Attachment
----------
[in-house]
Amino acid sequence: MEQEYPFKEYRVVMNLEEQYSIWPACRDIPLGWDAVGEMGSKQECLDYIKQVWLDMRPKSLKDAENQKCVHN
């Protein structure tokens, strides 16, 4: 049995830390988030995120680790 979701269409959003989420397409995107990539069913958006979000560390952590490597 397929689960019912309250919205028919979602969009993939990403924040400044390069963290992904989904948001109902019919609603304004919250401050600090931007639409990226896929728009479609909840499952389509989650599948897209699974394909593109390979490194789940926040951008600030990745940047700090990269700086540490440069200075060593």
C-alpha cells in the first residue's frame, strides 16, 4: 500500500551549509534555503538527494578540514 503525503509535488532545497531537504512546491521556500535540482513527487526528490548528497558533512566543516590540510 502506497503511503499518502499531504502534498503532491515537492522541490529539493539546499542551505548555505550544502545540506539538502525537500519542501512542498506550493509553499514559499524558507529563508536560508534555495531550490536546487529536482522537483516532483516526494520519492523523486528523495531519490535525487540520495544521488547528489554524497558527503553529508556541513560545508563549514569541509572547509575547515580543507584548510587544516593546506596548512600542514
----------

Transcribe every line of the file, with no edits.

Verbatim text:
[in-house]
Amino acid sequence: MEQEYPFKEYRVVMNLEEQYSIWPACRDIPLGWDAVGEMGSKQECLDYIKQVWLDMRPKSLKDAENQKCVHN
């Protein structure tokens, strides 16, 4: 049995830390988030995120680790 979701269409959003989420397409995107990539069913958006979000560390952590490597 397929689960019912309250919205028919979602969009993939990403924040400044390069963290992904989904948001109902019919609603304004919250401050600090931007639409990226896929728009479609909840499952389509989650599948897209699974394909593109390979490194789940926040951008600030990745940047700090990269700086540490440069200075060593």
C-alpha cells in the first residue's frame, strides 16, 4: 500500500551549509534555503538527494578540514 503525503509535488532545497531537504512546491521556500535540482513527487526528490548528497558533512566543516590540510 502506497503511503499518502499531504502534498503532491515537492522541490529539493539546499542551505548555505550544502545540506539538502525537500519542501512542498506550493509553499514559499524558507529563508536560508534555495531550490536546487529536482522537483516532483516526494520519492523523486528523495531519490535525487540520495544521488547528489554524497558527503553529508556541513560545508563549514569541509572547509575547515580543507584548510587544516593546506596548512600542514